Kenya & Uganda: Inflation will remain within target

Price pressures eased in Kenya and Uganda in October, and we think that inflation will remain within target in both countries. Kenyan policymakers will probably keep their key rate on hold in 2019, while their Ugandan peers will hike rates once more in response to a widening current account deficit.
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Africa Economics Weekly

Recoveries trembling under new virus variant threat

A concerning new virus variant identified in Southern Africa has already prompted the re-imposition of restrictions on travellers from the region and triggered a flight to safety in global financial markets. A tightening of local containment measures is likely to follow, dampening economic activity, and the threat of a new virus wave will linger.
Drop-In: The B.1.1.529 strain – The economic and markets impact 10:00 ET/15:00 GMT, Friday 26th November Group Chief Economist Neil Shearing will be joined by senior economists from across our services at 10:00 ET/15:00 GMT today to give their views and answer your questions about the potential economic and markets impact of this new virus strain. Click here to register and to submit your questions ahead of the session. 

26 November 2021

Africa Economics Update

CBN maintains interest rates, but hints at policy shift

The Central Bank of Nigeria kept its benchmark rate on hold at 11.50% today, but the statement signalled that monetary policy normalisation is now on the horizon. While we don’t expect interest rates to be raised imminently, we have pencilled in 200bp of hikes over 2022-23.

23 November 2021

Africa Economics Weekly

African central banks and the EM rate hike club

This week, the South African Reserve Bank joined its EM counterparts in tightening monetary policy, but we don’t think that policymakers in South Africa will raise interest rates as aggressively as central banks across Emerging Europe and Latin America. Elsewhere, a further fall in inflation last month and soft Q3 GDP figures mean that Nigeria’s central bank is unlikely to join the EM rate hike club any time soon.

19 November 2021

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Commodities Weekly Wrap

Middle East tensions back in the spotlight

Having surged this week, the price of oil could rise further in the near term if tensions between Iran and the US continue to escalate. At the same time, the price of gold is benefitting from an increase in safe-haven demand and a weaker US dollar. The prices of most industrial commodities also rose this week as both the Fed and the ECB signalled looser monetary policy and President Trump announced that he would meet with President Xi on the sidelines of the G20 meeting. Markets will be closely watching events in the Gulf over the next few days. Elsewhere, the G20 summit in Osaka, Japan, gets under way on Friday and all eyes will be on the Trump-Xi meeting. Even if some sort of trade agreement is reached between the two leaders, we do not think it will last. A deal which would be acceptable to both sides appears increasingly remote. We suspect that by early next year, nearly all of China’s exports to the US will be subject to tariffs. Finally, the biannual OPEC and OPEC+ meetings that had been scheduled for next week have been postponed until 1st-2nd July, reportedly because Russia was keen that the meetings be held after the G20.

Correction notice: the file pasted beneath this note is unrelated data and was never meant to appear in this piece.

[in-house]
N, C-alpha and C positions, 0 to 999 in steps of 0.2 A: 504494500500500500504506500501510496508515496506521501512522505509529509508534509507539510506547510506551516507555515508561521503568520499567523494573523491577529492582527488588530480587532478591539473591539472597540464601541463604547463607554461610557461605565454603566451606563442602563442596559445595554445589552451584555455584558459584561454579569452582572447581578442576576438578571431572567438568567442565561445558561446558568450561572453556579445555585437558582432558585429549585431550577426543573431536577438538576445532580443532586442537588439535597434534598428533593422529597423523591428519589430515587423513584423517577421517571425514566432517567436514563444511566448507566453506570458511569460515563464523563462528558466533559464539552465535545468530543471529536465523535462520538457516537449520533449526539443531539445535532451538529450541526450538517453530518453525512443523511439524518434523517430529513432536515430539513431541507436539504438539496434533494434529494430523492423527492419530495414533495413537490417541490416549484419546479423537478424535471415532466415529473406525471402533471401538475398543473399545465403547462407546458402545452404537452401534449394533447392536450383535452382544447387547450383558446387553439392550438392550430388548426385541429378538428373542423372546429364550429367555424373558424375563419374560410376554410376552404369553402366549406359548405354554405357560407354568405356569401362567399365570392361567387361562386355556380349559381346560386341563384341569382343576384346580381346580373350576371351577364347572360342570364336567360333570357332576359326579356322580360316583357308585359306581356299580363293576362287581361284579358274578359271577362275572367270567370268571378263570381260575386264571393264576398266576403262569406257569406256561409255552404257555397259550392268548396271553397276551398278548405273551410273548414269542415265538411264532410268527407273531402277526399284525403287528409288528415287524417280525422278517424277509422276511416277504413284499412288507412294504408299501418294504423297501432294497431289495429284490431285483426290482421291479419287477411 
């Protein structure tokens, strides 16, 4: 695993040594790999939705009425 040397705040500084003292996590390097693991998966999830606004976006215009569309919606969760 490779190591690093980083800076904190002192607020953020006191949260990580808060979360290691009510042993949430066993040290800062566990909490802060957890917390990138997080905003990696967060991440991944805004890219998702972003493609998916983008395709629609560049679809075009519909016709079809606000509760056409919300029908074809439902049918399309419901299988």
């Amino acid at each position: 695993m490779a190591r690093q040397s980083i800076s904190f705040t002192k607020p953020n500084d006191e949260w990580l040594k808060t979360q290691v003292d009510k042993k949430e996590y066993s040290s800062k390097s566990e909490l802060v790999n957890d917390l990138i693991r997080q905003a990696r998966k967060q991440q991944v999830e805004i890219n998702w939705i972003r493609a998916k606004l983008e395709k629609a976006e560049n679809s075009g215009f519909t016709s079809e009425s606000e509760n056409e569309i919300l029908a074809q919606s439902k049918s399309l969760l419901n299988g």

21 June 2019

Capital Daily

Market reaction to US-Iran tensions likely to remain contained

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21 June 2019

Africa Economics Weekly

Easing cycle gains momentum, no news from SONA

Inflation figures released in South Africa and Nigeria this week supported our view that policymakers in both countries will loosen monetary policy later this year. Rates elsewhere are already falling; the Bank of Mozambique cut by 25bp this week. President Cyril Ramaphosa’s State of the Nation Address was disappointingly light on substance, suggesting that divisions within the ANC are hobbling policymaking.

21 June 2019
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